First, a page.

Fluidic routing to direct flow to a selected output at a junction between a waste and an elution outlet is critical for centrifugally implemented automation, especially in the area of nucleic acid purification in which the sequence of fluids, some aqueous and some organic, must be passed through a single channel, but each of these fluids must be routed away from the final collection chamber. Kim et al.22 developed a flow switch by using a capillary valve upstream of an open chamber and unique three-dimensional (3D) junction geometry. A similar router, solely controlled by the rotationally actuated hydrodynamic Coriolis pseudo-force, was reported by Brenner et al.23. This virtual routing concept was further refined by Haeberle et al., who successfully extracted DNA from calf thymus using silica beads by alternating the sense of rotation24. Automated extraction of human genomic DNA was demonstrated by Kloke et al.25, who implemented novel ball-pen pierceable seals to route the sample lysate through an integrated silica membrane in a Lab Tube platform. Although these routing systems are effective, they often required an external stimulus to direct the fluids. The combination of advanced routing solutions based on disc-integrated functional materials could enable more dynamic fluid control.

In this work, we harness graphene oxide (GO)-based membranes for advanced flow control on LoaD platform. As its ground-breaking discovery in 2004 (Ref. 26), a wide spectrum of fascinating characteristics of graphene and its compounds, such as the GO considered here, have been extensively investigated by the scientific community. In recent years, microfluidic systems have been used to characterize the distinctive properties of graphene, such as its electrochemical responses27. Ang et al.28 used a graphene transistor array in a microfluidic chip for the detection of malaria-infected red blood cells. Lo et al.29 included glycidyl methacrylate-functionalized graphene oxide within a hydrogel, which showed a significant increase in size change when exposed to infrared radiation. However, although graphene oxide is under investigation by a large scientific community, its often unique properties have not yet been used for microfluidic flow control. This lack of use for microfluidic flow control is presumably because GO does not bind well to polymer surfaces. To address this issue, we first developed a scheme for the integration of GO membranes in common, polymeric microfluidic devices.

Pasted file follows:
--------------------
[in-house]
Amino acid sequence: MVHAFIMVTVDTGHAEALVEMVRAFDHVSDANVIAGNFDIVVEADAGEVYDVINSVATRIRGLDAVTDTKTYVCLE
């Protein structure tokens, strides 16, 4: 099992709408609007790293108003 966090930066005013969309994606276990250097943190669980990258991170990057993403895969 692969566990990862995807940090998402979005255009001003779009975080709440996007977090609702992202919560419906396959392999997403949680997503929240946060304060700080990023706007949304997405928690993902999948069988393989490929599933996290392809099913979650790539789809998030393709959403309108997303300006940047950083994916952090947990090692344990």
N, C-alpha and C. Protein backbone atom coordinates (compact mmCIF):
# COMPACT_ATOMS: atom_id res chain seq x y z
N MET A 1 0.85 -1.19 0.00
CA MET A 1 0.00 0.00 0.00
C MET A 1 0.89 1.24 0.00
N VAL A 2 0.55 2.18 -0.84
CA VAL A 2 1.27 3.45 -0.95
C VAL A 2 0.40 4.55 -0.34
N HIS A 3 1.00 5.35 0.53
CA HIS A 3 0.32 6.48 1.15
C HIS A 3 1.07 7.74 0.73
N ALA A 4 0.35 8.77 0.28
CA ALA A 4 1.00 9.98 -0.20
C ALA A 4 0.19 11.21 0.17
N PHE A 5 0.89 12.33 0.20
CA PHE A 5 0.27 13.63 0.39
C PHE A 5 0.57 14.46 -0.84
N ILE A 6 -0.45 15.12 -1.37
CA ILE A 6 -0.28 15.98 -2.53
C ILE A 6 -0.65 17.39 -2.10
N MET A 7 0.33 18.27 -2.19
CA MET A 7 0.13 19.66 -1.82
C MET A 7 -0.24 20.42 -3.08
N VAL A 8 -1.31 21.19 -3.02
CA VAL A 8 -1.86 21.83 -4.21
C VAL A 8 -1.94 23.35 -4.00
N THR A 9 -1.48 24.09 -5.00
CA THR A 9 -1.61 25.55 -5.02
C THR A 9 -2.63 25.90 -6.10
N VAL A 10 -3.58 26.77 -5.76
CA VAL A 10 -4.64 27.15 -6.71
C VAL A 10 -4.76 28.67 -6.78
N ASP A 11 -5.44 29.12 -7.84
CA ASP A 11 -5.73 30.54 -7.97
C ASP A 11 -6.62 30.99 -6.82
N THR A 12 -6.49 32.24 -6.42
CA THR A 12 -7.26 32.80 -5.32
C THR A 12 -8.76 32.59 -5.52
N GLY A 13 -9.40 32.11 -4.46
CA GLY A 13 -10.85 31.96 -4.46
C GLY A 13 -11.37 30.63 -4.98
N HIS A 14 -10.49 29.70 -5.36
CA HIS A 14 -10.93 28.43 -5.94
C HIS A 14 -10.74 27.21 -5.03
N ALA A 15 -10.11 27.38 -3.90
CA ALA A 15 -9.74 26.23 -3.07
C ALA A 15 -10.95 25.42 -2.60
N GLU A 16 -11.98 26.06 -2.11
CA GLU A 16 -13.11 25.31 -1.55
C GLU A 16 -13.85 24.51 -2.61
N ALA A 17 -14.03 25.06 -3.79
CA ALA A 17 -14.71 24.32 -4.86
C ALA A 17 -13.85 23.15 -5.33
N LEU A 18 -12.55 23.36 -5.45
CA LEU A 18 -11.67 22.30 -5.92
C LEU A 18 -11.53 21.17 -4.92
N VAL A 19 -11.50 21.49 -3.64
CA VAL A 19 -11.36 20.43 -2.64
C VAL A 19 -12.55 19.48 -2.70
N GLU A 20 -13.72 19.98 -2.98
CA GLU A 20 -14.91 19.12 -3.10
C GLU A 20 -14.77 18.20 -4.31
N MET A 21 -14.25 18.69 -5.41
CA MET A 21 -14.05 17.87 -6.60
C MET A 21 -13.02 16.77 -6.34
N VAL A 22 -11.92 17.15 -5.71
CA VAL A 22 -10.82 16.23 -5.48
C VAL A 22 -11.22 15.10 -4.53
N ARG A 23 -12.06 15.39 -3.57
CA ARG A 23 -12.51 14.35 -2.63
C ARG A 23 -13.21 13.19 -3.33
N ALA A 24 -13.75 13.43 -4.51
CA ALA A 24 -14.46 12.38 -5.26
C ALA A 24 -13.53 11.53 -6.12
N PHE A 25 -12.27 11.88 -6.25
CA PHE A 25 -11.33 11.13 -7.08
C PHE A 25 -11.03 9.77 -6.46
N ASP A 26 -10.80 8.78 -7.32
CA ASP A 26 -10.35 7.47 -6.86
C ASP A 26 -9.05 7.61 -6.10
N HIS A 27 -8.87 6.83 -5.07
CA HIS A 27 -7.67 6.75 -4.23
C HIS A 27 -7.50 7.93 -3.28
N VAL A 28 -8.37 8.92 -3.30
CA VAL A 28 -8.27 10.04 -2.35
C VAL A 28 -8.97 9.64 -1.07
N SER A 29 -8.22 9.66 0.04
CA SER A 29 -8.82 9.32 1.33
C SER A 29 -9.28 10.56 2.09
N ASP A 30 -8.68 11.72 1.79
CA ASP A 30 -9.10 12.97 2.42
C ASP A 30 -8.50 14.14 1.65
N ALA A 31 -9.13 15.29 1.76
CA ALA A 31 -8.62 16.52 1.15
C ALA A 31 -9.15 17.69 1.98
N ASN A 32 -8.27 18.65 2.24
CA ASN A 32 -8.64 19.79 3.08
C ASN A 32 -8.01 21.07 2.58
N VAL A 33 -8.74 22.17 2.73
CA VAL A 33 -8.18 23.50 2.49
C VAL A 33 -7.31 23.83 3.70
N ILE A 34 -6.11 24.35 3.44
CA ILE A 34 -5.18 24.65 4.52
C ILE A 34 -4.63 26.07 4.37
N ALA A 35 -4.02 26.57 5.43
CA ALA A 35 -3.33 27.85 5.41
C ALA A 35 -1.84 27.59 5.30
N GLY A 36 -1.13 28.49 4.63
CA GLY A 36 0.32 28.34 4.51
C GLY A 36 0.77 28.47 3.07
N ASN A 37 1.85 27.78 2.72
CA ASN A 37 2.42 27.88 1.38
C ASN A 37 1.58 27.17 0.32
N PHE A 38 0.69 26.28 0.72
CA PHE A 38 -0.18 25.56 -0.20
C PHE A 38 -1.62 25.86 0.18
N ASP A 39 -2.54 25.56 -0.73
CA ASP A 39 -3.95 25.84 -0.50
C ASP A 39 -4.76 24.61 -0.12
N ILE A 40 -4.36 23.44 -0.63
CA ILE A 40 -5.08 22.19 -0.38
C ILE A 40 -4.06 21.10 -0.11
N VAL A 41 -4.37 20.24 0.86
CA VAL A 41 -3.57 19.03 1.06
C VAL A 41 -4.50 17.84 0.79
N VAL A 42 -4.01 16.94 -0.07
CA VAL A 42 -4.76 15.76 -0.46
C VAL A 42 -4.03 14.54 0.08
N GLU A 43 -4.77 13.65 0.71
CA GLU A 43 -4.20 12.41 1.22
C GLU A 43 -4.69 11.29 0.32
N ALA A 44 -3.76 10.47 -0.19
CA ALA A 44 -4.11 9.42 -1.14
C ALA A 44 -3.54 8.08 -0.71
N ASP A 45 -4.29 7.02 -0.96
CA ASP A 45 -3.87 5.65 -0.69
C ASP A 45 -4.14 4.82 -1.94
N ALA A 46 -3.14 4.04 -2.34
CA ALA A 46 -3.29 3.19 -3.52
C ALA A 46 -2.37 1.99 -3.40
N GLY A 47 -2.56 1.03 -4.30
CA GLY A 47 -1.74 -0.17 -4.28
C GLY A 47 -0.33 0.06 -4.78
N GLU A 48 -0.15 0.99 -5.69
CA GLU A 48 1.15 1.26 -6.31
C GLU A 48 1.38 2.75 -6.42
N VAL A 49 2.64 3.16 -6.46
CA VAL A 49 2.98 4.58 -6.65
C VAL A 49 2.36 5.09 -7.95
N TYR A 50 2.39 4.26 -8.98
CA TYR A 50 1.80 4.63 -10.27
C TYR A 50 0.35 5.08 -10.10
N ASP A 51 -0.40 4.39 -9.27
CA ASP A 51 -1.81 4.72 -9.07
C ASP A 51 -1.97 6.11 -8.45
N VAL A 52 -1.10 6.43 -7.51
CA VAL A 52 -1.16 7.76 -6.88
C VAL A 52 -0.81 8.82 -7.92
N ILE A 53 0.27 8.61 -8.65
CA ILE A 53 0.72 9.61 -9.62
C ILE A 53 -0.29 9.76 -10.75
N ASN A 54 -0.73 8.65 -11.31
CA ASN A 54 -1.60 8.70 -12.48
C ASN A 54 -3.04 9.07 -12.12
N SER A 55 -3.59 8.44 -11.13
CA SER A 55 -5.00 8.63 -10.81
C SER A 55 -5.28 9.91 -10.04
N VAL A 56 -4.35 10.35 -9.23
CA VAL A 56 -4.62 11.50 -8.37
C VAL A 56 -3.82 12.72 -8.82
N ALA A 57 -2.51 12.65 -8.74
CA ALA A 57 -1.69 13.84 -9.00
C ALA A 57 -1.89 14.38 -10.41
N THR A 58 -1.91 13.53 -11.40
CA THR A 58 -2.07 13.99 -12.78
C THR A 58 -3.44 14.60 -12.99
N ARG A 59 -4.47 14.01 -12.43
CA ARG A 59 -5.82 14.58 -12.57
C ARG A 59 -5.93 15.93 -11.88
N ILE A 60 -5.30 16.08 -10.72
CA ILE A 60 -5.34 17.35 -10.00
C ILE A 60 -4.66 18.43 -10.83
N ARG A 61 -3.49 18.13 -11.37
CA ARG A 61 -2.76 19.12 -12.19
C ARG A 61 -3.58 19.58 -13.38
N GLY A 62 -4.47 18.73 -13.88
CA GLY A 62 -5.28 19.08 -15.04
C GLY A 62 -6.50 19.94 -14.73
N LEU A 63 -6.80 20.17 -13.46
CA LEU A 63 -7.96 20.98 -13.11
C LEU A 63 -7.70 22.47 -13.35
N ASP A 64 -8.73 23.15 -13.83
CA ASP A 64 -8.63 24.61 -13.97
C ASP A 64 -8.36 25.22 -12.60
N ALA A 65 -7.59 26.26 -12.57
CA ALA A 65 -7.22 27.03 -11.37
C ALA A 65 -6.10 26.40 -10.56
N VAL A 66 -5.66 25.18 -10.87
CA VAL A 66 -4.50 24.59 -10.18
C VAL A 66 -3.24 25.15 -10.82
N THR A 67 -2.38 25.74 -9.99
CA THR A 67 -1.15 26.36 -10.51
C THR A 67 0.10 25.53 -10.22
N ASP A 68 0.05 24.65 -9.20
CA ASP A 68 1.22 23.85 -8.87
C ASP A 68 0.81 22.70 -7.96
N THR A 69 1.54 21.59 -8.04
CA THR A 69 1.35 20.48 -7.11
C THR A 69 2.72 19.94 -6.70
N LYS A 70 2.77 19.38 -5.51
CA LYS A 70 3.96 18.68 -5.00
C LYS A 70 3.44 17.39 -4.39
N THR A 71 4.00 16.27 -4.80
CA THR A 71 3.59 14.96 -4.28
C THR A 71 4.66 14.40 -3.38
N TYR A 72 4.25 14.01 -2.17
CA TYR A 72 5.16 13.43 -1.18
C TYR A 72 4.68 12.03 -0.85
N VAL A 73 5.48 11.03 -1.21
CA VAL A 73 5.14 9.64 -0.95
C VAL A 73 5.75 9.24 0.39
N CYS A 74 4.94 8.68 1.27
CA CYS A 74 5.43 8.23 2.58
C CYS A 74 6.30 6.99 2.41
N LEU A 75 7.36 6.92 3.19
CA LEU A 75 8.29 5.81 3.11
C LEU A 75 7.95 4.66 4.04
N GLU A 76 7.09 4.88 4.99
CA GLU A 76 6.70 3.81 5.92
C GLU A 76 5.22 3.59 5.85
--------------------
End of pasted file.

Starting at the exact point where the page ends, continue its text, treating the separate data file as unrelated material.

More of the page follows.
The properties of such integrated GO membranes are anticipated to enable a multitude of applications and advanced flow control. We demonstrate two such properties of the GO membranes: their solvent selectivity and air impermeability (Figure 1). Beyond a specific burst pressure, GO membranes allow water to pass through at very low flow resistance while completely blocking the organic solutions, isopropyl alcohol (IPA) and EtOH, or air, even at high pressure heads. Nair et al. postulated that the spacing between the GO flakes in multilayers act as nanocapillaries that allow the low-friction flow of a monolayer of water; the stacked membrane is analogous to a monolayer of water (≈5 Ǻ)30.

Figure 1
figure 1

Illustration of the unique properties of the graphene oxide membrane. The GO membrane is entirely permeable to water (blue) but is completely resistant to organic solutions (IPA and EtOH; purple) and air (orange).

We employed these unique solvent- and phase-selective features of GO to show, for the first time, graphene-oxide-enabled advanced centrifugal flow control.

Materials and methods